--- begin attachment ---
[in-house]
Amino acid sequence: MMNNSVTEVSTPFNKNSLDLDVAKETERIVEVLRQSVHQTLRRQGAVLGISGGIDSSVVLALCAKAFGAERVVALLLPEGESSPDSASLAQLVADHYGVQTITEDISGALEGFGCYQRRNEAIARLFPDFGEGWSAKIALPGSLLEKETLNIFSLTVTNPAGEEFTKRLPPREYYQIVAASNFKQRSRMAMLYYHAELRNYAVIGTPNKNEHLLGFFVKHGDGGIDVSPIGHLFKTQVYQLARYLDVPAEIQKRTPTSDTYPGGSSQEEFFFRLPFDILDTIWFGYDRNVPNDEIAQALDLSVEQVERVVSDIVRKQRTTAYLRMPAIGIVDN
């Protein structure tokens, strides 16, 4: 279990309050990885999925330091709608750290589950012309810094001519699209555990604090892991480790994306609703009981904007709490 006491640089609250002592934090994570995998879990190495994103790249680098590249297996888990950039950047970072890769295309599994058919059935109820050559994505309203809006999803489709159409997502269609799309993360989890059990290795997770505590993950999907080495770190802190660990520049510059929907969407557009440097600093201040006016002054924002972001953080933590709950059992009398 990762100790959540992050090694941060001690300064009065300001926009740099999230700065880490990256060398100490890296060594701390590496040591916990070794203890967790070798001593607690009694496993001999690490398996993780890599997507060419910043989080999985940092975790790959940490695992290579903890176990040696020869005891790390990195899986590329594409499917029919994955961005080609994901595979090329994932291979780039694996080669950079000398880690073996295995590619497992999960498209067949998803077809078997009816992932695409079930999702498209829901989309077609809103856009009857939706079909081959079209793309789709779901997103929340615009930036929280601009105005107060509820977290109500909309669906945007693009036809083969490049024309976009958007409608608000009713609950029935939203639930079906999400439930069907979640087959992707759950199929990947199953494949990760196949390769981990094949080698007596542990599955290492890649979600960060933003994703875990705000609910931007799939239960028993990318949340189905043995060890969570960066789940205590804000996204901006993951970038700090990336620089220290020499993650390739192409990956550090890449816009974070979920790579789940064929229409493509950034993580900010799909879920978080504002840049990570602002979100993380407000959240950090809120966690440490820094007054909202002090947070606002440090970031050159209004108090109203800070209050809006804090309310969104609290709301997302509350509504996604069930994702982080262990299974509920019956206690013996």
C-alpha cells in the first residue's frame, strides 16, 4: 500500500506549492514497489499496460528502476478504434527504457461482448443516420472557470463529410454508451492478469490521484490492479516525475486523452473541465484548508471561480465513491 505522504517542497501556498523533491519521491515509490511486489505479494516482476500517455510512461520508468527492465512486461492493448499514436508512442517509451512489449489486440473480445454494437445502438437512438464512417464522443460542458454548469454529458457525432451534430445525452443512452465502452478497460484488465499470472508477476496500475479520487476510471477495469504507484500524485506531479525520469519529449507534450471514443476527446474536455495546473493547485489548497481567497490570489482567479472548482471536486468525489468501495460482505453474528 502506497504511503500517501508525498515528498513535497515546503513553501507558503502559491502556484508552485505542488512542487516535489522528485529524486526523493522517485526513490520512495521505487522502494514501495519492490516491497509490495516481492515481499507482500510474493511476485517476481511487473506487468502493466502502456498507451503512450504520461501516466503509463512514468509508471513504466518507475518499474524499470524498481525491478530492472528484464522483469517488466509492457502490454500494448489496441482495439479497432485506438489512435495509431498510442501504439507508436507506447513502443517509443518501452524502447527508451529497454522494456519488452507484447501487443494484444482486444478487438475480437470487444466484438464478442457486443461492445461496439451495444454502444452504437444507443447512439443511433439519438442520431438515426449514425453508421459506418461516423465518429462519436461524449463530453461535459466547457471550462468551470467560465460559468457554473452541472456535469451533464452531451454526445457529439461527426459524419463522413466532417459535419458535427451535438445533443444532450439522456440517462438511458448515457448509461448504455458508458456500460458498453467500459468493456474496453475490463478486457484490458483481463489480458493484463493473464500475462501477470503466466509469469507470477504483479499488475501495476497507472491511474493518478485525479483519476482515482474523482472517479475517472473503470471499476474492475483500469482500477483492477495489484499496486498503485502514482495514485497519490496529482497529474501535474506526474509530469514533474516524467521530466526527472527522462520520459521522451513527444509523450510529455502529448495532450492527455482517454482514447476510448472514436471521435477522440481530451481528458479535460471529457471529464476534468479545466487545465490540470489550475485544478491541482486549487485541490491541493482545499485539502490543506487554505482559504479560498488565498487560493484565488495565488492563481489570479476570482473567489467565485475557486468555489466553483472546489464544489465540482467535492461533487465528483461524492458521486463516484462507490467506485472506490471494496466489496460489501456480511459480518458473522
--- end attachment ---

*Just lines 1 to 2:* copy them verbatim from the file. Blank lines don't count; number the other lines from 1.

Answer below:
[in-house]
Amino acid sequence: MMNNSVTEVSTPFNKNSLDLDVAKETERIVEVLRQSVHQTLRRQGAVLGISGGIDSSVVLALCAKAFGAERVVALLLPEGESSPDSASLAQLVADHYGVQTITEDISGALEGFGCYQRRNEAIARLFPDFGEGWSAKIALPGSLLEKETLNIFSLTVTNPAGEEFTKRLPPREYYQIVAASNFKQRSRMAMLYYHAELRNYAVIGTPNKNEHLLGFFVKHGDGGIDVSPIGHLFKTQVYQLARYLDVPAEIQKRTPTSDTYPGGSSQEEFFFRLPFDILDTIWFGYDRNVPNDEIAQALDLSVEQVERVVSDIVRKQRTTAYLRMPAIGIVDN